Jones came up with the name "The Rollin' Stones" (later with the 'g') while on the phone with a venue owner. The Best of Muddy Waters album was lying on the floor—and track one was 'Rollin' Stone Blues'."

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The Rollin' Stones played their first gig on July 12, 1962 at the Marquee Club in London with Mick Jagger, Richards, Jones, Stewart, bass player Dick Taylor (later of The Pretty Things) and drummer Tony Chapman.

From September 1962 to September 1963 Jones, Jagger and Richards shared an apartment in Chelsea, London.  Jones and Richards spent every day playing guitar while listening to blues records. During this time, Jones also taught Jagger how to play harmonica.

The four Rollin' Stones went searching for a bassist and drummer, finally settling on Bill Wyman on bass because he had a spare VOX AC30 guitar amplifier ( and always had cigarettes,) and a bass guitar that he had built himself. In January 1963 they persuaded jazz-influenced Charlie Watts to join them.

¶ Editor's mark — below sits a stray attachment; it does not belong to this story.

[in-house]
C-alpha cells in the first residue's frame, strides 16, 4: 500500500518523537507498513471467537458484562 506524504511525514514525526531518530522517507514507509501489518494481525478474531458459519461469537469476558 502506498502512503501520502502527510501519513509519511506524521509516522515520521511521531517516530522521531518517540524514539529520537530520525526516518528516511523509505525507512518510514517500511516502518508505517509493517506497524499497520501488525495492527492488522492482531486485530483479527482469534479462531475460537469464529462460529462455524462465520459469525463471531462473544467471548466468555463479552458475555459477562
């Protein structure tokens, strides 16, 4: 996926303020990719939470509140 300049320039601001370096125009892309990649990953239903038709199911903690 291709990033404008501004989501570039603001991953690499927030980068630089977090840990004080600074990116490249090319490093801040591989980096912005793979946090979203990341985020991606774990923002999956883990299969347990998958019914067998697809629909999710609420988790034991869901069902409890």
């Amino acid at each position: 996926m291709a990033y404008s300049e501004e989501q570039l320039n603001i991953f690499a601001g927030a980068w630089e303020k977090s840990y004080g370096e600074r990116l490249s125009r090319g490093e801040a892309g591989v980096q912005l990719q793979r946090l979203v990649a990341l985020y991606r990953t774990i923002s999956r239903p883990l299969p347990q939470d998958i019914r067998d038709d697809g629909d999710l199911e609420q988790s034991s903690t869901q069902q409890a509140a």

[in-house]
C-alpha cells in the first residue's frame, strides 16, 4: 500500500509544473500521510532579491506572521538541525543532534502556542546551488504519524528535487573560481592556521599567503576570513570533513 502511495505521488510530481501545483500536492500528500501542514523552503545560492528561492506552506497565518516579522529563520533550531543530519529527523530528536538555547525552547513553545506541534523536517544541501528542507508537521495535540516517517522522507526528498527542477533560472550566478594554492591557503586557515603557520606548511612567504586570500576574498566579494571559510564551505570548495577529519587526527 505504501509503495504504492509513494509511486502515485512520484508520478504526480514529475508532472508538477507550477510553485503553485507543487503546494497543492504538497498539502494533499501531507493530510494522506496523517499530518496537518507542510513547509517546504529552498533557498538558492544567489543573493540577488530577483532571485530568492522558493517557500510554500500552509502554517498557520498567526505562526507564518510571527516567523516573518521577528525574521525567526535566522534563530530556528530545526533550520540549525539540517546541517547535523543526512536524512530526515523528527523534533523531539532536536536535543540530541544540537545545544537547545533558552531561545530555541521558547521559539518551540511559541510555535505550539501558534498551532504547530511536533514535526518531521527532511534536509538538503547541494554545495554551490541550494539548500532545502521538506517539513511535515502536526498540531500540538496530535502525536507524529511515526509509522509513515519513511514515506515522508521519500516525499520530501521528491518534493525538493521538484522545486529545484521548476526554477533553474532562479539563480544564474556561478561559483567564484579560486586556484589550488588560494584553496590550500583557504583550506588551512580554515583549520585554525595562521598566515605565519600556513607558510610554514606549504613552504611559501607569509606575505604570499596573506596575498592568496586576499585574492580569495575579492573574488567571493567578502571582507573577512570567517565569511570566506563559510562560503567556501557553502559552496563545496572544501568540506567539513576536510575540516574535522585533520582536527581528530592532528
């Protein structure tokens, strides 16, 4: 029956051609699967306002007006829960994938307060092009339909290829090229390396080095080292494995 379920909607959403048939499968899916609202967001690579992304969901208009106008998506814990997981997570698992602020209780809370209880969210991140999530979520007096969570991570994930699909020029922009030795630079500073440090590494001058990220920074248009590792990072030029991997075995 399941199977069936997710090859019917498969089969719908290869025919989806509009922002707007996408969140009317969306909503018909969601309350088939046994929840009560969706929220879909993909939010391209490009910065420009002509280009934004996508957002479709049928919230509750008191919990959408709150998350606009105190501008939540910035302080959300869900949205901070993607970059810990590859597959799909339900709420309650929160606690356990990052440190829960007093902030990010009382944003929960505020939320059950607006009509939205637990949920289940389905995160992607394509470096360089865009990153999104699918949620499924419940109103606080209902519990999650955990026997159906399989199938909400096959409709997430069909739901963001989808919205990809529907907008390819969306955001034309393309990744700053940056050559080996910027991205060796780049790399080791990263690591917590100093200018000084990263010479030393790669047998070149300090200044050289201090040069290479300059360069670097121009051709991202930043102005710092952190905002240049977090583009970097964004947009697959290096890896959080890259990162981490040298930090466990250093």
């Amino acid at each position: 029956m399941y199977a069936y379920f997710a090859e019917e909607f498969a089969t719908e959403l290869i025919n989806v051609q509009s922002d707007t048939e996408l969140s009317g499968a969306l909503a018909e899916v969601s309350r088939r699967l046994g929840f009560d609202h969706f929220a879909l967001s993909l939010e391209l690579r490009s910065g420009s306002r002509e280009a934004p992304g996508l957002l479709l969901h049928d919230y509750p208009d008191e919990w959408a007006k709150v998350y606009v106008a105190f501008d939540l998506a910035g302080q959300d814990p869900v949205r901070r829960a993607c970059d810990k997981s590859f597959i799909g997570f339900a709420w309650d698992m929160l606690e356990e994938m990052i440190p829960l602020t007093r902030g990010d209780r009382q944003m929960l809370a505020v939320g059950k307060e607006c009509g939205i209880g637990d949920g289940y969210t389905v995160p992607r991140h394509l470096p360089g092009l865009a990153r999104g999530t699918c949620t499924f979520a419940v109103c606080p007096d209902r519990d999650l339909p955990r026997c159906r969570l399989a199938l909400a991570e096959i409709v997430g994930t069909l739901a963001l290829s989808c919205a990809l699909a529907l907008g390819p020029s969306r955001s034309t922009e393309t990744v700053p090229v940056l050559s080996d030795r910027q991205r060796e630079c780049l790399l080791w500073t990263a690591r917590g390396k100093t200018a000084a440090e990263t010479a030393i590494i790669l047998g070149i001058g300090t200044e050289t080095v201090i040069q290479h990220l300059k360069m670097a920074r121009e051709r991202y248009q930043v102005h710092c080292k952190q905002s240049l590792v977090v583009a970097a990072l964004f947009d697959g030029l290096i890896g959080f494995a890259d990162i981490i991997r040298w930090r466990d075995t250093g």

The group played at local blues and jazz clubs, garnering fans in spite of resistance from traditional jazz musicians who felt threatened by their popularity. While Jagger was lead singer, Jones, in the group's embryonic period, was the leader—promoting the band, landing gigs, and negotiating with venue owners.

From 1966 onwards Jones's contributions in the recording studio were more as a multi-instrumentalist than as a guitarist. His aptitude for playing a wide variety of instruments is particularly evident on the albums Aftermath, Between the Buttons and Their Satanic Majesties Request.

Examples of Jones's contributions on slide guitar include "I Wanna Be Your Man," "I'm a King Bee," "Little Red Rooster," "I Can't Be Satisfied," "I'm Movin' On," "Doncha Bother Me," and "No Expectations."

Jones played Bo Diddley-style rhythm guitar on "I Need You Baby (Mona)," the guitar riff in "The Last Time"; sitar on "Street Fighting Man" and "Paint It, Black"; organ on "Let's Spend the Night Together," "Complicated," and "2000 Man"; marimba on "Under My Thumb," "Out Of Time" and "Yesterday's Papers"; recorder on "Ruby Tuesday" and "All Sold Out"; trumpet on "Child of the Moon"; Appalachian dulcimer on "I Am Waiting" and "Lady Jane" and harpsichord on "Lady Jane"; accordion on "Backstreet Girl"; saxophone and oboe on "Dandelion"; mellotron on "She's a Rainbow," "We Love You," "Stray Cat Blues" and "2000 Light Years from Home"; and - on his final recording as a Rolling Stone - the autoharp on "You Got the Silver."